New Mexico is one of 17 states using technology from an artificial intelligence software firm to help manage contact-tracing and resource distribution related to COVID-19 cases.
The Frisco, Texas-based company MTX Group builds communication and management platforms for emergency response. The platforms pair messaging applications for mobile devices with artificial intelligence engines to help governments and agencies better respond to disasters.
The company rolled out its disease monitoring and control application in early March with the state of New York, MTX Group founder and CEO Das Nobel told NM Political Report. That initial release used a messaging and monitoring system to help New York state’s Department of Health keep track of travelers entering the country through the John F. Kennedy International Airport, located in Queens.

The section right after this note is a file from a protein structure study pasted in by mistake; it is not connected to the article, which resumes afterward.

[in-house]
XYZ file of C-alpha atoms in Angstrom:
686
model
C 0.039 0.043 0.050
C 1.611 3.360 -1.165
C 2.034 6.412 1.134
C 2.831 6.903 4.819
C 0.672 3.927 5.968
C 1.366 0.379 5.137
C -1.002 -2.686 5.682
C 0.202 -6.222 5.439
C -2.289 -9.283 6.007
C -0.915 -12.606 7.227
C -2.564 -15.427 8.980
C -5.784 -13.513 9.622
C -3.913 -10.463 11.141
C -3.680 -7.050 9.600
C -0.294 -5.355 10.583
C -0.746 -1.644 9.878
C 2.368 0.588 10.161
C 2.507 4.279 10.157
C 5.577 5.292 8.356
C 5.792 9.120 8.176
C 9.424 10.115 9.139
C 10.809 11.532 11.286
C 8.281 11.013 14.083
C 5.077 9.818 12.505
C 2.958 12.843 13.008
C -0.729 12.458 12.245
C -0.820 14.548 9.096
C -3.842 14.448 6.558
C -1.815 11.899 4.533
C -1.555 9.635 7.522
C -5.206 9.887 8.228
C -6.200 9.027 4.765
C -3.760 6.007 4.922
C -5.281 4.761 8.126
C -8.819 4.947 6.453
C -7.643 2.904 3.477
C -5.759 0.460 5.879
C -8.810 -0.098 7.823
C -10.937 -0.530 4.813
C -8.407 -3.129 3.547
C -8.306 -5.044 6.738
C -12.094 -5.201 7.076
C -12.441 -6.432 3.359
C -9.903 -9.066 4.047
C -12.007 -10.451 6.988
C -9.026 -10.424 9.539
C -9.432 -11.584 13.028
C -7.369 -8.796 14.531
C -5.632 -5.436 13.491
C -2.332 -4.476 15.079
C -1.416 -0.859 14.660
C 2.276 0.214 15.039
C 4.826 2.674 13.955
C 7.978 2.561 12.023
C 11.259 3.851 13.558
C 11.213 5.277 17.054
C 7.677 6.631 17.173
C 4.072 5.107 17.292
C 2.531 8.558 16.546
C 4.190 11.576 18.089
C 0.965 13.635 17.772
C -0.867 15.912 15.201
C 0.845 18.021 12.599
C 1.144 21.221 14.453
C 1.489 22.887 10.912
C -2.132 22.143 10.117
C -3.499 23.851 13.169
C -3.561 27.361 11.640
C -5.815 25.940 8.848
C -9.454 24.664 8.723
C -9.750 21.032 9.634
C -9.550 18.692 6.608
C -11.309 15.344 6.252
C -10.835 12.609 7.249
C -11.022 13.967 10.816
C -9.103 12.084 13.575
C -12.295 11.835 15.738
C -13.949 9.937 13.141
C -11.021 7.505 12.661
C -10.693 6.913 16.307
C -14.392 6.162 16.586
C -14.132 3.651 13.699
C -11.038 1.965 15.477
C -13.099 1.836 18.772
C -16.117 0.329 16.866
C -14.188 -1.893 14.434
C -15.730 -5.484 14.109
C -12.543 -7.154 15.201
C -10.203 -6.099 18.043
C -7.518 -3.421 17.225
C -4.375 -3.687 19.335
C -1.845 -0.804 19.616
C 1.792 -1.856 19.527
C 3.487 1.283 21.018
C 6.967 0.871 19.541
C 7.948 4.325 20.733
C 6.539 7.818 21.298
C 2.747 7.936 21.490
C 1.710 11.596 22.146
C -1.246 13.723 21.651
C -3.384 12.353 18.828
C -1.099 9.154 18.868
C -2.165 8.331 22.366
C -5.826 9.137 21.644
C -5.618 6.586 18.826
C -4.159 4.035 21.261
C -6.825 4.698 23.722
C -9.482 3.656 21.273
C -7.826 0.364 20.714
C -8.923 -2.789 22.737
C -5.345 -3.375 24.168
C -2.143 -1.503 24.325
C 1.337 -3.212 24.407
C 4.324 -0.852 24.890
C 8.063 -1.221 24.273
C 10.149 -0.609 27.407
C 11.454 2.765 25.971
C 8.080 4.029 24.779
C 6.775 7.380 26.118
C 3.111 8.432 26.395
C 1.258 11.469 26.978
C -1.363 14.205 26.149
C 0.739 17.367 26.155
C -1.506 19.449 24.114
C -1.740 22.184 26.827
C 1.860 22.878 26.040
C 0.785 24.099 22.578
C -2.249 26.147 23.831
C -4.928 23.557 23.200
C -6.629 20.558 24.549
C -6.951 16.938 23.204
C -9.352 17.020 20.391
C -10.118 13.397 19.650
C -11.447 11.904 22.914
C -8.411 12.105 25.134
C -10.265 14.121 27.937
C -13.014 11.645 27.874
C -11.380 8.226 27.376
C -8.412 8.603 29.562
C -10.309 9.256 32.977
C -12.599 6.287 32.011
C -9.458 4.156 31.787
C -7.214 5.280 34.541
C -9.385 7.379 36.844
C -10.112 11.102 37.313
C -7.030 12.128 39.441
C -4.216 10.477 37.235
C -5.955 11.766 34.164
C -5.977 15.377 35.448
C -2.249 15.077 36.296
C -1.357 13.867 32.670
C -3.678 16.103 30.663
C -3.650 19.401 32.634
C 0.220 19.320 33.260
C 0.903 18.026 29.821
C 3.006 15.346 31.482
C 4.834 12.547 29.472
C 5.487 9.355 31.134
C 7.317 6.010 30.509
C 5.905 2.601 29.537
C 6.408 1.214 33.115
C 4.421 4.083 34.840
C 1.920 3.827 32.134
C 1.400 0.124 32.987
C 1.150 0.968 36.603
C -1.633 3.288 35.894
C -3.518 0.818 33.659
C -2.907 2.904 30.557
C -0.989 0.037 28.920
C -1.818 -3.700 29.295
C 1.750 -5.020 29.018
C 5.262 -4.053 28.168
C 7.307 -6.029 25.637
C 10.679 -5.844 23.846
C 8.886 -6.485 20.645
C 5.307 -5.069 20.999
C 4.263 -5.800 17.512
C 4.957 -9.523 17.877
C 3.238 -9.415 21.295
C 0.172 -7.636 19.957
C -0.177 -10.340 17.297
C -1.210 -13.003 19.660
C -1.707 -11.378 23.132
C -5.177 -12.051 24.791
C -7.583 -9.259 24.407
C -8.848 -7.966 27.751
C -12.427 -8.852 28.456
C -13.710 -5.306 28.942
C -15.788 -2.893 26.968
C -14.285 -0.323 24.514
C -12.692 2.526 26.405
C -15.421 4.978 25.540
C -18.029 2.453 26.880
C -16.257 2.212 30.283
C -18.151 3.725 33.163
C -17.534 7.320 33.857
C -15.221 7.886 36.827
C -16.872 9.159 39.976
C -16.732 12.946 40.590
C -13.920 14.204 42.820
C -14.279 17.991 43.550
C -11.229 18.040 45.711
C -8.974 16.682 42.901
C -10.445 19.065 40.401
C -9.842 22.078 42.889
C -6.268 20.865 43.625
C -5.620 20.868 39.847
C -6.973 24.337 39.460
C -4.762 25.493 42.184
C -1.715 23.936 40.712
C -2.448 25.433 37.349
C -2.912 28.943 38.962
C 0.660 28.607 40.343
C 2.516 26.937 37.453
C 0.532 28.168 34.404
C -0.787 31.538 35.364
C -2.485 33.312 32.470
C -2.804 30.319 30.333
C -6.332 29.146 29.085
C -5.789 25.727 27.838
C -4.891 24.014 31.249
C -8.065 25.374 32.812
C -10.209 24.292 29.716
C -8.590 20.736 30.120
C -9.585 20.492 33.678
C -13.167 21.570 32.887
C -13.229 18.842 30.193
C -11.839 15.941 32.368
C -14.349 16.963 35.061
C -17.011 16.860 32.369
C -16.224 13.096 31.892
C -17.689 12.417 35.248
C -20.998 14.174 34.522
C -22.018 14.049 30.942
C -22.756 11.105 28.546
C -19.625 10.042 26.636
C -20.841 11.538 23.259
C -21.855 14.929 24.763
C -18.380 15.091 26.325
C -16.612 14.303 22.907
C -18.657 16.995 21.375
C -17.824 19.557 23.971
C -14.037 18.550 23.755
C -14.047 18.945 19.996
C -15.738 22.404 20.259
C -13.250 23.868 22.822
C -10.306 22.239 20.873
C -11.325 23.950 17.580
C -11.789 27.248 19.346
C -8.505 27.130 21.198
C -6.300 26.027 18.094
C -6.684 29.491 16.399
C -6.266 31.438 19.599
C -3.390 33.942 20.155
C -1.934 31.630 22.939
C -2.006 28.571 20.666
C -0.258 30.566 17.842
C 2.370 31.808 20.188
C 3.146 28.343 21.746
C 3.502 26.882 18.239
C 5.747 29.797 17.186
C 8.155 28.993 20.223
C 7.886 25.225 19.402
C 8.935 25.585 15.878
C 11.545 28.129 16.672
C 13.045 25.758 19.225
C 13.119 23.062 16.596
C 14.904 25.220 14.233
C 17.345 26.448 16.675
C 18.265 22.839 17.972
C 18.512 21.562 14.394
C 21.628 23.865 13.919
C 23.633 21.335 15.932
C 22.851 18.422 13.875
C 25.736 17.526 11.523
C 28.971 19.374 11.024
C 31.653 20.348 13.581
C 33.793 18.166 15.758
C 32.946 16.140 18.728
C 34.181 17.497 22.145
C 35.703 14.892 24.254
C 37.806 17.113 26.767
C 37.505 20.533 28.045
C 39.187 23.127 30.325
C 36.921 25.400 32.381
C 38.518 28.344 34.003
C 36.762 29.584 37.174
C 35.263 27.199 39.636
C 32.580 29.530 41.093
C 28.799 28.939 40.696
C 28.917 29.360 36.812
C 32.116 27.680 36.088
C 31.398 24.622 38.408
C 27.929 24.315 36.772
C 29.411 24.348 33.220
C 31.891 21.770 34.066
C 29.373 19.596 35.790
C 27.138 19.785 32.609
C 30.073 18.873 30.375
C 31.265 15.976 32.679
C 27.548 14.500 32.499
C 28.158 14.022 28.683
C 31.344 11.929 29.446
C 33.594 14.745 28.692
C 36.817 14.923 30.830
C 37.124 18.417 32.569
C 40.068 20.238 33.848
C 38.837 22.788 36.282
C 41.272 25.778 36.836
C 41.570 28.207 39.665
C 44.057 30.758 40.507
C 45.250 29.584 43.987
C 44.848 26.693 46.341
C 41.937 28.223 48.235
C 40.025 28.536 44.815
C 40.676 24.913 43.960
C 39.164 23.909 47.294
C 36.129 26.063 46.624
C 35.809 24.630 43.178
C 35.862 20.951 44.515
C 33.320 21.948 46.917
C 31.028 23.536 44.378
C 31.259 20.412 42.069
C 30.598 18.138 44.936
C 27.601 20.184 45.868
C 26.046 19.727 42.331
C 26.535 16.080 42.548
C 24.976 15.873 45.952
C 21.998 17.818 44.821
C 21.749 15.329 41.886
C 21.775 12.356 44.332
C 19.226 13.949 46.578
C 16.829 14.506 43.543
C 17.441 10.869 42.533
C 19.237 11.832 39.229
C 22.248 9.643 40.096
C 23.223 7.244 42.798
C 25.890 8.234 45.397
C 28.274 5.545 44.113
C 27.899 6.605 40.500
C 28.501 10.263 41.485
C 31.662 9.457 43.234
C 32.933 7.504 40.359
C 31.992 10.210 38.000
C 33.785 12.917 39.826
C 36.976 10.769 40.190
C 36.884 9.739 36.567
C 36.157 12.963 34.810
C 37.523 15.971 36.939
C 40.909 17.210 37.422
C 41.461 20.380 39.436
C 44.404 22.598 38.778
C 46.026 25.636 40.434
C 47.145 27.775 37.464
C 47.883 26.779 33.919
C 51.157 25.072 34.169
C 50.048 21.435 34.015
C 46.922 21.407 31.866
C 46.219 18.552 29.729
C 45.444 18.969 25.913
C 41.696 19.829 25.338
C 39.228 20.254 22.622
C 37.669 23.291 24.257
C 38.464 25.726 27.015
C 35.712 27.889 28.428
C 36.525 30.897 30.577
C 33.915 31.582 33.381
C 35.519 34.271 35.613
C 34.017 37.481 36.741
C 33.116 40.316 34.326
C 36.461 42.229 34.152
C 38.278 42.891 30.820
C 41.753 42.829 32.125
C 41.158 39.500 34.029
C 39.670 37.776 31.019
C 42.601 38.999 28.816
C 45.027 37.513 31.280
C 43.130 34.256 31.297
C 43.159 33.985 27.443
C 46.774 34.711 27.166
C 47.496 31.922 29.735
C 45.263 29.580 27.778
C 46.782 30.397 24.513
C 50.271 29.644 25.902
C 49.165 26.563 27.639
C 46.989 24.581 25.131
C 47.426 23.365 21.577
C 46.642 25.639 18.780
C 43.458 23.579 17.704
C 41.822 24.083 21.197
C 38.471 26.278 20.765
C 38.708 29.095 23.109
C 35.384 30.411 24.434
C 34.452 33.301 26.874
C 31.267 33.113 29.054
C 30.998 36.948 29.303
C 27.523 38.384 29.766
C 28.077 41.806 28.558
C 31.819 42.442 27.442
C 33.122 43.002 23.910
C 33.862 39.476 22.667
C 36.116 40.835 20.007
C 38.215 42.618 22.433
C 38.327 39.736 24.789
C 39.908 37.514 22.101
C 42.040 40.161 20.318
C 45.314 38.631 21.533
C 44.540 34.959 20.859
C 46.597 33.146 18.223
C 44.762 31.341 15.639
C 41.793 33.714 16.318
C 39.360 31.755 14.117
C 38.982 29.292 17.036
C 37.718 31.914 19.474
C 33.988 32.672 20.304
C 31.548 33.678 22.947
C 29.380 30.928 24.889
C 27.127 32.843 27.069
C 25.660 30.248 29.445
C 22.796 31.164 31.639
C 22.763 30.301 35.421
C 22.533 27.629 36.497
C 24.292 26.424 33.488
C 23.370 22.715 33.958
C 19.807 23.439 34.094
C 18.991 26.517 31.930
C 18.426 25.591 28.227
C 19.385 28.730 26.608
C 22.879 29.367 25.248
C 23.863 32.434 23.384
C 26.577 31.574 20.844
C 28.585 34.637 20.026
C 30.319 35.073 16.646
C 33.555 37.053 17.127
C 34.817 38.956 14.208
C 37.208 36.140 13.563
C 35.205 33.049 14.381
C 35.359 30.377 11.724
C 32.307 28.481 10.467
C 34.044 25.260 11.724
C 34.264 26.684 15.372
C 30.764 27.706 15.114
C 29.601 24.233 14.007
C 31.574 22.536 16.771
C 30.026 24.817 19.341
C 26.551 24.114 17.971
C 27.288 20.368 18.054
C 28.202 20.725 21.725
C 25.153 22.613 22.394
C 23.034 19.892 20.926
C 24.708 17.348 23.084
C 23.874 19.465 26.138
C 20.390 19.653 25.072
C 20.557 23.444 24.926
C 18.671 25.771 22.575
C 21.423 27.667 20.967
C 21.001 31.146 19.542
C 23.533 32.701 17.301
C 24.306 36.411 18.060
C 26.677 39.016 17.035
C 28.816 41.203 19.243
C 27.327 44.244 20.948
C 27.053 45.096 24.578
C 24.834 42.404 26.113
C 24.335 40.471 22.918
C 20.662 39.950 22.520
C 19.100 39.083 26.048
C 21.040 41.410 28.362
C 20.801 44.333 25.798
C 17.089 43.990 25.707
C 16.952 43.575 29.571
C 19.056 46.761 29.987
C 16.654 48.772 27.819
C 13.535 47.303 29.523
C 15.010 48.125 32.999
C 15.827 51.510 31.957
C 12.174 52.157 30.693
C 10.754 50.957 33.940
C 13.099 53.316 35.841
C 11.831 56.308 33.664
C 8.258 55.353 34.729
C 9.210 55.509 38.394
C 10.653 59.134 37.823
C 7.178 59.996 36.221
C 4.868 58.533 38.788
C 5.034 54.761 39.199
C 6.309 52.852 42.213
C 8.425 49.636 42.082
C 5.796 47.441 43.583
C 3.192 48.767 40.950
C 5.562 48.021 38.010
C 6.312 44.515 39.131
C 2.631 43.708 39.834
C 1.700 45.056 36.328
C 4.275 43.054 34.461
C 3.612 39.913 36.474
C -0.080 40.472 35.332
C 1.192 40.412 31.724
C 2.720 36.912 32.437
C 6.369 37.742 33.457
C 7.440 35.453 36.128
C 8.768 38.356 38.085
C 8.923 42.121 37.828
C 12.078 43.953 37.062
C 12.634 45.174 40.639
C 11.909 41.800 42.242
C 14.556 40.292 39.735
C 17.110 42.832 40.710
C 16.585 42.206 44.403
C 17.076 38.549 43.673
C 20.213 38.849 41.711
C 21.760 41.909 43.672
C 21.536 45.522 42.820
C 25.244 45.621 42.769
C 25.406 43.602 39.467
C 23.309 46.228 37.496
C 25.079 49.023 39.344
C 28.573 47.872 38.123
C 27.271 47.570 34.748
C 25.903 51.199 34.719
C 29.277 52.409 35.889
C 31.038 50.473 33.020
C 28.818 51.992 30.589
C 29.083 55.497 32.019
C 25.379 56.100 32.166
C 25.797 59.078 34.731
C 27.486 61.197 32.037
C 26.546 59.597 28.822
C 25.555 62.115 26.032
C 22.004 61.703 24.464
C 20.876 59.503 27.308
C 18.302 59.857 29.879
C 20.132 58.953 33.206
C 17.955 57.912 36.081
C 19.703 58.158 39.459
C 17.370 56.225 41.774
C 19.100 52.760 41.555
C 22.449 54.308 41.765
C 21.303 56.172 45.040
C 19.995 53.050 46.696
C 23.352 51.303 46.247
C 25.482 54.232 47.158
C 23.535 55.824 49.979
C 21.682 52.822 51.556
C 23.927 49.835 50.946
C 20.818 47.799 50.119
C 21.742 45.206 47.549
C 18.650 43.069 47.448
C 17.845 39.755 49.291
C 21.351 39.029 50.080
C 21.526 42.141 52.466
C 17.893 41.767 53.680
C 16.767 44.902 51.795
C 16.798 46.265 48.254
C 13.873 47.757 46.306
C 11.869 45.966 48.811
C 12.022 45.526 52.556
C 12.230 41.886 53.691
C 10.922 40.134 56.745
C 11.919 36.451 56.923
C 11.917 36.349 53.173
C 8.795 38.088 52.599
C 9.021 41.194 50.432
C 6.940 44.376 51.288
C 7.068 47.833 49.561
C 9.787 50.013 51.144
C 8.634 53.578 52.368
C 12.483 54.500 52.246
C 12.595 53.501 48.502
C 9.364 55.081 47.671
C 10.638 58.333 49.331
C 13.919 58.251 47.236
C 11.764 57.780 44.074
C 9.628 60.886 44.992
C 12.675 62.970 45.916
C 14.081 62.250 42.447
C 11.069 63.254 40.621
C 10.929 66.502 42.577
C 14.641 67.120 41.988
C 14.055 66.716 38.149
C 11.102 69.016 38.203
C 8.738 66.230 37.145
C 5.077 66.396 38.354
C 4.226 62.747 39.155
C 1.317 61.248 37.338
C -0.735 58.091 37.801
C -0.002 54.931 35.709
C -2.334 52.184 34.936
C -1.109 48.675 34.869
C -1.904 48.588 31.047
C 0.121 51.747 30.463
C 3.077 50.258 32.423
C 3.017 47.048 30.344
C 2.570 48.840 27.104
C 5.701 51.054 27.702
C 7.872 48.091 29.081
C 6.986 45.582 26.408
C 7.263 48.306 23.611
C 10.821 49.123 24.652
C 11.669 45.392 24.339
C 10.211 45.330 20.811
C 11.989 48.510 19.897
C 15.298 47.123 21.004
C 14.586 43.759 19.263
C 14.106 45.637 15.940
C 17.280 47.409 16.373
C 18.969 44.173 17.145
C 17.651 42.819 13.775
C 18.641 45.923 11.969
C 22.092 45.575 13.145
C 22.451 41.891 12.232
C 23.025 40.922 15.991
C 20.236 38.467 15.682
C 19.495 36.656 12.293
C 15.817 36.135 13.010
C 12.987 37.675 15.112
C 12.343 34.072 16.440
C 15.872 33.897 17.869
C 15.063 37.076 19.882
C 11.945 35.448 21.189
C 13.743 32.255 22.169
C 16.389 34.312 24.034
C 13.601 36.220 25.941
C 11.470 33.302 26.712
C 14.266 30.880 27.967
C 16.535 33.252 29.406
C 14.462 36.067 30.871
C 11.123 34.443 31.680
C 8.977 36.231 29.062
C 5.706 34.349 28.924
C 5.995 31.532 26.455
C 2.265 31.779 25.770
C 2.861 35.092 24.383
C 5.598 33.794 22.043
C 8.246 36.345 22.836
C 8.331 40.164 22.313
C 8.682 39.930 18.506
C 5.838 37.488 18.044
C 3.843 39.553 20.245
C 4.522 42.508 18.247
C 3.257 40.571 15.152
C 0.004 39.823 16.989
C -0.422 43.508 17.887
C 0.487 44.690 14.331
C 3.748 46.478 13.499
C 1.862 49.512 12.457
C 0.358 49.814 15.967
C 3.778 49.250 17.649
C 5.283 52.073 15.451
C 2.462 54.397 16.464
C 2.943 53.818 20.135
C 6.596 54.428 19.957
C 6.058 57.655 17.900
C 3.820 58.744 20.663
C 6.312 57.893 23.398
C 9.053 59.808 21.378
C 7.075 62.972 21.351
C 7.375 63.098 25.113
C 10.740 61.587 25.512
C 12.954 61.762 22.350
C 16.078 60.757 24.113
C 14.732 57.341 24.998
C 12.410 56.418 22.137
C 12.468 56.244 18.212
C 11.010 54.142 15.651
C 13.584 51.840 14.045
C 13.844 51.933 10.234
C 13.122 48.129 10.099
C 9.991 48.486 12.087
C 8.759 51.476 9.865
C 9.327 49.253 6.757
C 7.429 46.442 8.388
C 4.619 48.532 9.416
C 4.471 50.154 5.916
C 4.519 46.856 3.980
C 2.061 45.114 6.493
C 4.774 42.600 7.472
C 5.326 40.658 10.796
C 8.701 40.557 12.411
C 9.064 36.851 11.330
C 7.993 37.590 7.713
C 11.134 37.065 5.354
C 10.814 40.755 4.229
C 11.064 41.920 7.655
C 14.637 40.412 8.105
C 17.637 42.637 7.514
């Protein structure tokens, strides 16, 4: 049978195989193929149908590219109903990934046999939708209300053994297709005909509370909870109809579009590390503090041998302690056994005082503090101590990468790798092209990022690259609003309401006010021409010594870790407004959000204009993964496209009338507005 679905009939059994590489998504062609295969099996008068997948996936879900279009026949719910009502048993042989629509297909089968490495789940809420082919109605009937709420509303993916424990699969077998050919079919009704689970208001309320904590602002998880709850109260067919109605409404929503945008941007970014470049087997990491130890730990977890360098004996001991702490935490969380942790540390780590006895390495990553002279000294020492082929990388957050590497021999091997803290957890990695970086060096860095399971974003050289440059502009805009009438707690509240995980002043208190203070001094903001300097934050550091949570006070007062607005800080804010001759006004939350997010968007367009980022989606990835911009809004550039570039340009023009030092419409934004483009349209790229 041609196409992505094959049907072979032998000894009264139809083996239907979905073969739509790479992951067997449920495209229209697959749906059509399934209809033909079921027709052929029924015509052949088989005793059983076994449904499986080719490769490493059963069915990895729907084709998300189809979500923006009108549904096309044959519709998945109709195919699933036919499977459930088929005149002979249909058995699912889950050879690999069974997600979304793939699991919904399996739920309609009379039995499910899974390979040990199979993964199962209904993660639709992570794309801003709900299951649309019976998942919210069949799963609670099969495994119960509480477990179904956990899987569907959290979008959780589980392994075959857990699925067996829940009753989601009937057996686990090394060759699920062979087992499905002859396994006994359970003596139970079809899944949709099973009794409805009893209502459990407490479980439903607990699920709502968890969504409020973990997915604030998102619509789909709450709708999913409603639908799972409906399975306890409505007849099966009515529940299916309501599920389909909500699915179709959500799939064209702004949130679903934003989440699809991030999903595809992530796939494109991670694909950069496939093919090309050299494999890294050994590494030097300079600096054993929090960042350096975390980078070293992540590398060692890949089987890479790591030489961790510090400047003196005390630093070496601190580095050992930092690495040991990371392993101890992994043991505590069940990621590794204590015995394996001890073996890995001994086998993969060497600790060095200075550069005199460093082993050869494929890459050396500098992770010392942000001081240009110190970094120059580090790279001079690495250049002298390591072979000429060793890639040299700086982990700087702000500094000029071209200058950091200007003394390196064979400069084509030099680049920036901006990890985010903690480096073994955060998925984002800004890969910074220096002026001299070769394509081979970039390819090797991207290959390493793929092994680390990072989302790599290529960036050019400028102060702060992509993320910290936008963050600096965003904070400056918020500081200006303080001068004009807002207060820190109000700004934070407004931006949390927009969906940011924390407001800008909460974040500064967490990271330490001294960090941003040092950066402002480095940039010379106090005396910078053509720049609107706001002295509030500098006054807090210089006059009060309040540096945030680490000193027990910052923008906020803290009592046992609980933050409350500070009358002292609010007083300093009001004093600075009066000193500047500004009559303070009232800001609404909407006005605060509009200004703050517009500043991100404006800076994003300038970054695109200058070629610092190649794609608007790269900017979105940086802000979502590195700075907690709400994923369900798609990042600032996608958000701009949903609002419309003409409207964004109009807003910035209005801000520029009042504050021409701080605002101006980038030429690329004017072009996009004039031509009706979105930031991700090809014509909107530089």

“Initially, New York was getting all of the passengers coming in from different countries, especially China, diverted to the JFK airport. The CDC controlled the screening process [working with] the Department of Health,” Nobel said. The company rolled out its message and monitoring application in response.
Representatives from both oil and gas producers and environmental groups found themselves agreeing on the State Land Commissioner Stephanie Garcia Richard’s emergency rulemaking for oil and gas production on state land during an online tele-hearing.
The State Land Office announced earlier in April that it would begin an emergency rulemaking process to allow oil lessees to temporarily stop oil production without penalty for at least thirty days, in hopes of restarting production when the price of oil has recovered some. During the online tele-hearing, oil and gas representatives praised Garcia Richard and the State Land Office for its decision.